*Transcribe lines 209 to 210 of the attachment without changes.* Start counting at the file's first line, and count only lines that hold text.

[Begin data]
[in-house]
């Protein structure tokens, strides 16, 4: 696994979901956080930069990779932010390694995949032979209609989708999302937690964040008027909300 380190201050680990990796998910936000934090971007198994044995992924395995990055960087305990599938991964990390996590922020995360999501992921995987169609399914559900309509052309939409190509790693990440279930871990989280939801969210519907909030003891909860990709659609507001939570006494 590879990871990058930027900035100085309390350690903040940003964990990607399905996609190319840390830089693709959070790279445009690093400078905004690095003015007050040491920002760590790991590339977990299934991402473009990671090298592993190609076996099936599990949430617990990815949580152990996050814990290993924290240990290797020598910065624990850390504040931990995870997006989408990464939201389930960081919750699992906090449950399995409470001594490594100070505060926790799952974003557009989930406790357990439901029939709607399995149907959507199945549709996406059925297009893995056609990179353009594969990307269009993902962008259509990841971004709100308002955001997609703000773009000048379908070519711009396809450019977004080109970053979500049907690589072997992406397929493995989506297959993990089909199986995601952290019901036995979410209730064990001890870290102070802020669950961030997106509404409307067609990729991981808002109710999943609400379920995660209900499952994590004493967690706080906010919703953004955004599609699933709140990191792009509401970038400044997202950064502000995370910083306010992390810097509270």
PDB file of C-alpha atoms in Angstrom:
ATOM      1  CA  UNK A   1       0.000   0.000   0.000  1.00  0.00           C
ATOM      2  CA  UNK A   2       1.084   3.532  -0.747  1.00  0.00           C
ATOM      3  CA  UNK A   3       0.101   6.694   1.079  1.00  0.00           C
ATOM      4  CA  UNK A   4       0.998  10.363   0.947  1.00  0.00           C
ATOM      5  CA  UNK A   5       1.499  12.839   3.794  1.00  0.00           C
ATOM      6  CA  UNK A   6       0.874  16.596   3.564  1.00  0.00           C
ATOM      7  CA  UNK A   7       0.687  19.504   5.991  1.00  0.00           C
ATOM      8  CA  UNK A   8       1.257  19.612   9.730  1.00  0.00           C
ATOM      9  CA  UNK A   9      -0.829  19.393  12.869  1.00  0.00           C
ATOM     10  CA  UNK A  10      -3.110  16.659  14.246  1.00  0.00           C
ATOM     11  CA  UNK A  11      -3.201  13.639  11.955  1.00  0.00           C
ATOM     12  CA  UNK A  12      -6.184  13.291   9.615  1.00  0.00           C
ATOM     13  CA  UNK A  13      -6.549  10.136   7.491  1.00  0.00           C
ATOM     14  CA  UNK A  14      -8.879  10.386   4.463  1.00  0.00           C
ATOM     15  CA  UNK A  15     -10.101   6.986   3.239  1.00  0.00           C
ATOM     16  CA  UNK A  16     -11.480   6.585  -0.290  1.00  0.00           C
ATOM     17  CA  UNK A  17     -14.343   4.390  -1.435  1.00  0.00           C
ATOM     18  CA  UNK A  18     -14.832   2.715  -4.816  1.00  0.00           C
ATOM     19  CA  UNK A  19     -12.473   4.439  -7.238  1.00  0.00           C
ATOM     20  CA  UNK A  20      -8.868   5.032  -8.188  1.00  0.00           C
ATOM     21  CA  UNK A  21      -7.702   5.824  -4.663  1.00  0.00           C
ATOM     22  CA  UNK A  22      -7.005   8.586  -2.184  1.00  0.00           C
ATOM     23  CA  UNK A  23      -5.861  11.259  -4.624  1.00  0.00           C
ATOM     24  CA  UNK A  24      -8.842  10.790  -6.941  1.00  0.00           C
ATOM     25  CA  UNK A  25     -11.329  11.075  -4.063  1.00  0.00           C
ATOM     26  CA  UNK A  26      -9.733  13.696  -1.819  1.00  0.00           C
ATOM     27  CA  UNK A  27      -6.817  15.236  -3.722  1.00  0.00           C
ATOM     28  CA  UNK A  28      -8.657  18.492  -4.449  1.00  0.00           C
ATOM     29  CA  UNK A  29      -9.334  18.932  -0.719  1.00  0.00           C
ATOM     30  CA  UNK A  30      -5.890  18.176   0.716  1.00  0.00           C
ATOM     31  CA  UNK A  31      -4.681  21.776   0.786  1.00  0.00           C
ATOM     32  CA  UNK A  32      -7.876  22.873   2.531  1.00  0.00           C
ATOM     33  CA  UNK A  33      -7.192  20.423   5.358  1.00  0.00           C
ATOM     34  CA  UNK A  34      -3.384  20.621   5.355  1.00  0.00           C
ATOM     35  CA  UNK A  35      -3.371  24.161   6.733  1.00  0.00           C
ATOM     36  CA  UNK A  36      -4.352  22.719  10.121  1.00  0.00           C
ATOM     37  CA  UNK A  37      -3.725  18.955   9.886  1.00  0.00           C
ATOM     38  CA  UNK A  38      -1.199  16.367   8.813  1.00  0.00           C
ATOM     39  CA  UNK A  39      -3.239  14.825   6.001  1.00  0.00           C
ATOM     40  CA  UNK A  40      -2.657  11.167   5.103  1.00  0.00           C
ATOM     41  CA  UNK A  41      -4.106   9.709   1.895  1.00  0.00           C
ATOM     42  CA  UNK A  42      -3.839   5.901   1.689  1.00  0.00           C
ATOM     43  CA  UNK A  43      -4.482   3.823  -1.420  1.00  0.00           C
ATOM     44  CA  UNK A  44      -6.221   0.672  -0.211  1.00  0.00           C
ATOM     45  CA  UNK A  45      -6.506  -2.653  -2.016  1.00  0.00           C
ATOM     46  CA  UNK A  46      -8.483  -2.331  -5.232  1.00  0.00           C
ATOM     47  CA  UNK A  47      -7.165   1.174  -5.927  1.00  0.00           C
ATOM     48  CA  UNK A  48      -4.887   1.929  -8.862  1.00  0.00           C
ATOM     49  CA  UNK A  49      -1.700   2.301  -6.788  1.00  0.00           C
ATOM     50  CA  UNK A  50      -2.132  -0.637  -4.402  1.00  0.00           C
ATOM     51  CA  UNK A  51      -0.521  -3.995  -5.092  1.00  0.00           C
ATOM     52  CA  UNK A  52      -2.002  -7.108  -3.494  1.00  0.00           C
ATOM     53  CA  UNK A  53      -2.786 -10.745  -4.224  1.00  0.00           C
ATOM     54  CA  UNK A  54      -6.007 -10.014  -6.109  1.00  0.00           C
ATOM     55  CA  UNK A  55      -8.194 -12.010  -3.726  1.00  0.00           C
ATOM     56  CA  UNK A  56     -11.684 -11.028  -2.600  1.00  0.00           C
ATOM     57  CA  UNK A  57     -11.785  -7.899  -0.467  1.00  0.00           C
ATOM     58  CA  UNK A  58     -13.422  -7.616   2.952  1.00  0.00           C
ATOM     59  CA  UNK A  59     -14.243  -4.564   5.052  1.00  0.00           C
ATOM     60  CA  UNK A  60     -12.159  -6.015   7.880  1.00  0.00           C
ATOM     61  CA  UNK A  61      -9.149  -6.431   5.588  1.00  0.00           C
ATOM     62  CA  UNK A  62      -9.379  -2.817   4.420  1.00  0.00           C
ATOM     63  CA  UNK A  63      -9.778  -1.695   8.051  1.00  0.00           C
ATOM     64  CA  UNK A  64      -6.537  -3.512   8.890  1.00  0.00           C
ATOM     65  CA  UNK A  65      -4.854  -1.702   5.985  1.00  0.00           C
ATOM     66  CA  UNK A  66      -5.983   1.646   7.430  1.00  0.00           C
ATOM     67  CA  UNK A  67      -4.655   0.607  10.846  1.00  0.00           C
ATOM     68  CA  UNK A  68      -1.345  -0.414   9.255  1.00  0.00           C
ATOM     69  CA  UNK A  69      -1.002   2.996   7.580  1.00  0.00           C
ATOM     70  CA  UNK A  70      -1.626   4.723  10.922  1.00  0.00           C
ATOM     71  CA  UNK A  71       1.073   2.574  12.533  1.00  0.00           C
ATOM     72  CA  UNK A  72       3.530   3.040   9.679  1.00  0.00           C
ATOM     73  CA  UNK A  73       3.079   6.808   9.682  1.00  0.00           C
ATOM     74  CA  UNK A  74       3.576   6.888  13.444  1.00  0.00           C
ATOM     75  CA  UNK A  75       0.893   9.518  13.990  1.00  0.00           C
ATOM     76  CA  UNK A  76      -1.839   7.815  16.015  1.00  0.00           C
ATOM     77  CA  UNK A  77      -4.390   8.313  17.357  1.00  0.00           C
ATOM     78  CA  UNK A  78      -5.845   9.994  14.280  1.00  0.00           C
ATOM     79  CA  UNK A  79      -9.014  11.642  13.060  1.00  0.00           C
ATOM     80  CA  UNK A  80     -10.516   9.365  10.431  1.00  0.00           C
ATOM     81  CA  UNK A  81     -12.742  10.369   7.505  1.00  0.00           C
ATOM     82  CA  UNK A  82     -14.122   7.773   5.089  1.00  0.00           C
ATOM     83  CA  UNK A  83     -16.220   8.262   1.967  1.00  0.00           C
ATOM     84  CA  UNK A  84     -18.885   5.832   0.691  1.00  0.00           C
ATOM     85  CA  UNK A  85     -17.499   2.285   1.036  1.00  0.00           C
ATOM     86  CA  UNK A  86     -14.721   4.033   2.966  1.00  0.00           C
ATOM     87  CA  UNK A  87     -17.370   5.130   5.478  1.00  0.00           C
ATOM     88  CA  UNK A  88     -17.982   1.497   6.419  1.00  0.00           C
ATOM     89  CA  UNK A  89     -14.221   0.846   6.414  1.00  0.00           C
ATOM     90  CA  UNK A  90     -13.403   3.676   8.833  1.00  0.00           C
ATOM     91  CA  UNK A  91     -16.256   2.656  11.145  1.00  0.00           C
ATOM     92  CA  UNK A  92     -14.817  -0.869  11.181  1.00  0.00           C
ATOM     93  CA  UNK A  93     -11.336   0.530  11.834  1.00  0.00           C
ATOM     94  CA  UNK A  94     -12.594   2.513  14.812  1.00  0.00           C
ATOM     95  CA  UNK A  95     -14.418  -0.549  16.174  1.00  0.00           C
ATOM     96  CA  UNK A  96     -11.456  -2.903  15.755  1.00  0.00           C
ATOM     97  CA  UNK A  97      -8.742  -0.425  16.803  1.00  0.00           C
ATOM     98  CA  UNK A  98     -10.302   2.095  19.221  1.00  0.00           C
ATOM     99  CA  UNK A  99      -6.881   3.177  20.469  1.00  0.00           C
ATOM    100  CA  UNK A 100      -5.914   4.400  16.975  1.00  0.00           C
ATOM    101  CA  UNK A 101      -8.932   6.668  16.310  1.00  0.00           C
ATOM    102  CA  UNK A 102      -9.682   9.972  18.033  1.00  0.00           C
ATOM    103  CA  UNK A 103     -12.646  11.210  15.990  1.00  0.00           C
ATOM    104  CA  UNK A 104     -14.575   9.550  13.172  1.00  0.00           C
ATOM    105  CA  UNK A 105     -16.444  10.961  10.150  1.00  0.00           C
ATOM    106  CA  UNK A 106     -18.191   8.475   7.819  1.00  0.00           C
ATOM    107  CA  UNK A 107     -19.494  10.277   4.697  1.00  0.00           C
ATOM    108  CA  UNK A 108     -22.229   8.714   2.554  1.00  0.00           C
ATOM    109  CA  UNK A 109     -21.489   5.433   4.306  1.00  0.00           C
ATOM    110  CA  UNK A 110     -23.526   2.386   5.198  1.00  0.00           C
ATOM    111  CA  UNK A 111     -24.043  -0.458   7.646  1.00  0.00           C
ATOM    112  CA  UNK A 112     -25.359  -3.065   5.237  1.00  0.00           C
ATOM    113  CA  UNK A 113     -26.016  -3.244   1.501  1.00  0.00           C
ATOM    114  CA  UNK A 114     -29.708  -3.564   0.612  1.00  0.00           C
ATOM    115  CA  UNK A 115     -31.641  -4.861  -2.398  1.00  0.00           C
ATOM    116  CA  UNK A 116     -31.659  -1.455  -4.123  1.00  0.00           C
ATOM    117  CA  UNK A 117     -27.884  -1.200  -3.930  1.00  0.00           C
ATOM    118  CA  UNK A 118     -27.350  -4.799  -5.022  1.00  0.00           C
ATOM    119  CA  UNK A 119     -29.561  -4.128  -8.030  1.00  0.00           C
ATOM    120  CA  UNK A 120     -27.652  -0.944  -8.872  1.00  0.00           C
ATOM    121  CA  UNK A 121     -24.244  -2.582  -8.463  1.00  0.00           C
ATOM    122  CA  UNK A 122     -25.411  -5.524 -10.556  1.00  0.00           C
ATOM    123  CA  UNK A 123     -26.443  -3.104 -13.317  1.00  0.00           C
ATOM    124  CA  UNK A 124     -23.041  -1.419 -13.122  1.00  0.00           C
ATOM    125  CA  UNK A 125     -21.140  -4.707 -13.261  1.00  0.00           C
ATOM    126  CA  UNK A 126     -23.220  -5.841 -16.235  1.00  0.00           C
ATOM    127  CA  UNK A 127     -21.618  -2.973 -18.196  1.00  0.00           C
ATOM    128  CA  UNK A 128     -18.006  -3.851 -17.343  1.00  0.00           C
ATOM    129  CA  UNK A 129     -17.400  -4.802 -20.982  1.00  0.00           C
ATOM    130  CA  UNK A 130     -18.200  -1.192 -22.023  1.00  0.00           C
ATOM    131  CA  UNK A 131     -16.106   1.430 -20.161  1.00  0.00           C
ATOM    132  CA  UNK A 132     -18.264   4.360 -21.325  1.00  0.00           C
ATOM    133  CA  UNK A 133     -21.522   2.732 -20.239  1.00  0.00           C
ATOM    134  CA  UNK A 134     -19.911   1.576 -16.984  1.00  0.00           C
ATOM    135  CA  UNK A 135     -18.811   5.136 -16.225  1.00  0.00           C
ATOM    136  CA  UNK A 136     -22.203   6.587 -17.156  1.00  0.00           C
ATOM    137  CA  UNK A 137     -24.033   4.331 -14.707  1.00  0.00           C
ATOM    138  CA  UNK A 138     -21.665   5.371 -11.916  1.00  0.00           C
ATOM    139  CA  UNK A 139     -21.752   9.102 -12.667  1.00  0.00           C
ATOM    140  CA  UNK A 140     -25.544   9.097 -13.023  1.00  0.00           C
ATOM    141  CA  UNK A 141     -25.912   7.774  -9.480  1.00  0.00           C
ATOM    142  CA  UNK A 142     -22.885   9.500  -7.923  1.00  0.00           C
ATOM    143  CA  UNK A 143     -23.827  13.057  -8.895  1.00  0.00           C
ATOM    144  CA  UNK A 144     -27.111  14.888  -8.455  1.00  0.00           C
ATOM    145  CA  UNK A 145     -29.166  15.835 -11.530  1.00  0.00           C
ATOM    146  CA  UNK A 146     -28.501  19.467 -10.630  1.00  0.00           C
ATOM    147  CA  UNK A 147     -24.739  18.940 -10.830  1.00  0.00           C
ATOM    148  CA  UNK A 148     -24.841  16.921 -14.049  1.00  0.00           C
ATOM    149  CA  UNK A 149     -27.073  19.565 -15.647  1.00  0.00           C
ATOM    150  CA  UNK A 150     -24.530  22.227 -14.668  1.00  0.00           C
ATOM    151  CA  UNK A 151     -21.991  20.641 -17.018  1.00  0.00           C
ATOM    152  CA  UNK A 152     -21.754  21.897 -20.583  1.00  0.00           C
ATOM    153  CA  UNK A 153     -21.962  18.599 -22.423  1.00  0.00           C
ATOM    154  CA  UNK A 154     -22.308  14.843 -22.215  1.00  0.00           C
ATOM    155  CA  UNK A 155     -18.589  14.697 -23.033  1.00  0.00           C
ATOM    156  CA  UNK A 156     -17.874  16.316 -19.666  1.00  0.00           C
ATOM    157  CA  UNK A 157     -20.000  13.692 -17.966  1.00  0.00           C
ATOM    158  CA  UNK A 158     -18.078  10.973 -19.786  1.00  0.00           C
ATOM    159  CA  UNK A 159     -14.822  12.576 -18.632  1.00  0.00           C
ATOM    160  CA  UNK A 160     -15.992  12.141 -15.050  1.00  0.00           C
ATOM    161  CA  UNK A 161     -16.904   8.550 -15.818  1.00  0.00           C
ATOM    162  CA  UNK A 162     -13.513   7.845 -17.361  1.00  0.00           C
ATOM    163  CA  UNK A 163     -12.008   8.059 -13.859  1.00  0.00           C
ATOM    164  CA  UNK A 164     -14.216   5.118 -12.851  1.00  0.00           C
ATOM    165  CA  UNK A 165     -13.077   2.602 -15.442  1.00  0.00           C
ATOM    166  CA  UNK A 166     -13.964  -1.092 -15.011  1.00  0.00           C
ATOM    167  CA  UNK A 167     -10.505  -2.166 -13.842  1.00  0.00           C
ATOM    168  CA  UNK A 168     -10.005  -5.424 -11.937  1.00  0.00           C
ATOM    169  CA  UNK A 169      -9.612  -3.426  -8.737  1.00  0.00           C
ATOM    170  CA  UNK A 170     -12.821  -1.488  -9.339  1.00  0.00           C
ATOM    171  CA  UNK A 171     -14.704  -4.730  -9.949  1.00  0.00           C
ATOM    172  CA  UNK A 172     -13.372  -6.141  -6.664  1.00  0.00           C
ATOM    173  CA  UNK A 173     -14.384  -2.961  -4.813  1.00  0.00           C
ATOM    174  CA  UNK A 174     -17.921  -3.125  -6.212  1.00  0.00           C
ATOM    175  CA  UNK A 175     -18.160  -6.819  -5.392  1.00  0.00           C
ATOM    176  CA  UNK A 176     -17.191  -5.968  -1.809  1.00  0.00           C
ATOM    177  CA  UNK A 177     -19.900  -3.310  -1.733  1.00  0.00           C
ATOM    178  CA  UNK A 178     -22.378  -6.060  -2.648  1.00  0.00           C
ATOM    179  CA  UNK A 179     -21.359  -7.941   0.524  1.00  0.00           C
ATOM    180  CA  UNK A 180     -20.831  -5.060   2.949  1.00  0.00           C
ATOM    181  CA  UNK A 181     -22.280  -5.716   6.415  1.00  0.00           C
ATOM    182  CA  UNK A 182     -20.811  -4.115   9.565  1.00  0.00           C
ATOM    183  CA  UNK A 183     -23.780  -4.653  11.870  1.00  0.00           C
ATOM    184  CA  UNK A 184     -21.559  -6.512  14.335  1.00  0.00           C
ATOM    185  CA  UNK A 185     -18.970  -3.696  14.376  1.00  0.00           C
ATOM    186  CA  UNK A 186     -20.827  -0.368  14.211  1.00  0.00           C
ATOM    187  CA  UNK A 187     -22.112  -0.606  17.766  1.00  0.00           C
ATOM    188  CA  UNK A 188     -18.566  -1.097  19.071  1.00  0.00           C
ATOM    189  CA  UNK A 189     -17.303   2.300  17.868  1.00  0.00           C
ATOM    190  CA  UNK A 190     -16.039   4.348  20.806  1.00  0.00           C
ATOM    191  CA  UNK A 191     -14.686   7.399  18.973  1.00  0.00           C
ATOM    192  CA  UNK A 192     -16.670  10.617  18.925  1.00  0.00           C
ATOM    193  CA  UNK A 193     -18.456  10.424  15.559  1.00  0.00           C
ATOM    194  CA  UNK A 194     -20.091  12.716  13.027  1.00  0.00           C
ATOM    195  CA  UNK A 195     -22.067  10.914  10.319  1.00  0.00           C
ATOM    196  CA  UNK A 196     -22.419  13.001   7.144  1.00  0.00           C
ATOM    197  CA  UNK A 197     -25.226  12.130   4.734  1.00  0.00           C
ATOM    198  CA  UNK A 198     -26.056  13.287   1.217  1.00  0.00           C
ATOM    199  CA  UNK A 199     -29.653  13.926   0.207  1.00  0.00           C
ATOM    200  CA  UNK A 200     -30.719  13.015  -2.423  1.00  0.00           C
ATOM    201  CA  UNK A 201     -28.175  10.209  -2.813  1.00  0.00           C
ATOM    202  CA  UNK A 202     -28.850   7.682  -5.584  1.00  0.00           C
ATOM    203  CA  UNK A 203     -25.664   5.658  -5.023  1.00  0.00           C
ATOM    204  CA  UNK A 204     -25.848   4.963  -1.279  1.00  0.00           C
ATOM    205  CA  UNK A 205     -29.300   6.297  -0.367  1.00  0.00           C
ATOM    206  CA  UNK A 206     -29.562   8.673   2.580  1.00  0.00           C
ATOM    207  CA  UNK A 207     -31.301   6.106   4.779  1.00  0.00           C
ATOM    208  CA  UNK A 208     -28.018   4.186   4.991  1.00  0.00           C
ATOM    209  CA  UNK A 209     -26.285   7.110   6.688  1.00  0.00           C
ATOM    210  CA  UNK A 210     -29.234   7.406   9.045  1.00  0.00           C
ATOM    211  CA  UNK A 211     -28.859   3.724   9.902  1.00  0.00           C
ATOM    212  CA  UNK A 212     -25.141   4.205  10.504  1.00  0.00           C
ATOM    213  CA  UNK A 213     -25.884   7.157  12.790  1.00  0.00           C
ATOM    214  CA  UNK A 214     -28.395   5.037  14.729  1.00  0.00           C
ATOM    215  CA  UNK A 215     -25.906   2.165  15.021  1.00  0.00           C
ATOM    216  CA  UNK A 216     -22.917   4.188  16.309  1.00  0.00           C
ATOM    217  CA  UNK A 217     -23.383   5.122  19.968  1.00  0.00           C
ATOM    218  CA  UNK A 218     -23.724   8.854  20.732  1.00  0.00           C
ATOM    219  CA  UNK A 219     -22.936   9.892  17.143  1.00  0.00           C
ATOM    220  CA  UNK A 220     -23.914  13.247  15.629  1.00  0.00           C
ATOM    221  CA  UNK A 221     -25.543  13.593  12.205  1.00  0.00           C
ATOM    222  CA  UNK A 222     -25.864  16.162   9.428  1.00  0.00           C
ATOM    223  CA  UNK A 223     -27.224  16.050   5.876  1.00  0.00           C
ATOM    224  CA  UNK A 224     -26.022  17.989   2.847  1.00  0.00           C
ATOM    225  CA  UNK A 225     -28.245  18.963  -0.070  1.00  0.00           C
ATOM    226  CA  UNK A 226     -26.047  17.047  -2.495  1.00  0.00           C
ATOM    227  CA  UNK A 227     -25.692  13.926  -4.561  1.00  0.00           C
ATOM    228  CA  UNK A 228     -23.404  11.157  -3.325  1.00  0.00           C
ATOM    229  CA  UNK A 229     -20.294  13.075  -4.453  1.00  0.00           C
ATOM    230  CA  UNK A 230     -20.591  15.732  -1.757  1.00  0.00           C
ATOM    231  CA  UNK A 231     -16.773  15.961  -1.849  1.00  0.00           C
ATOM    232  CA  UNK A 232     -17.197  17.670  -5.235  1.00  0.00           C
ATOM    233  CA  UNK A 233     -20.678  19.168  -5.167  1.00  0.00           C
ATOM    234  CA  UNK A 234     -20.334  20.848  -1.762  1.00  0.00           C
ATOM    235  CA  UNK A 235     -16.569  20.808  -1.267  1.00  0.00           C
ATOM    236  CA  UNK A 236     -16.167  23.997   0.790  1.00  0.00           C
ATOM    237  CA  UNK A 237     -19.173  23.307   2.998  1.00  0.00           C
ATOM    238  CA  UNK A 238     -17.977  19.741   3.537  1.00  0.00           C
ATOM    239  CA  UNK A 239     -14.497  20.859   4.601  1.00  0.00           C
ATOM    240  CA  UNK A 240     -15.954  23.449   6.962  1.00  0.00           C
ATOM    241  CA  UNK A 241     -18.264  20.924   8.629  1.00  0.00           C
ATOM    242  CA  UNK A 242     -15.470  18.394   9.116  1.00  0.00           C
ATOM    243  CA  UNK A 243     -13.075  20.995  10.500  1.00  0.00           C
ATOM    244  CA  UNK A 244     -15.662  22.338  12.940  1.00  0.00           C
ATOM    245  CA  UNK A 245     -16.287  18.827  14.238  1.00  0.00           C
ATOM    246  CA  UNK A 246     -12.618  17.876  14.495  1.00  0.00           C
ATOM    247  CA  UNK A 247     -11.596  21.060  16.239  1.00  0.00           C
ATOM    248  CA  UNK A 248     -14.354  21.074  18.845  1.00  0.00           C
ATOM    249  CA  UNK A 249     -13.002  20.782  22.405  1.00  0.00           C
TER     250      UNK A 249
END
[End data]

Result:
ATOM    206  CA  UNK A 206     -29.562   8.673   2.580  1.00  0.00           C
ATOM    207  CA  UNK A 207     -31.301   6.106   4.779  1.00  0.00           C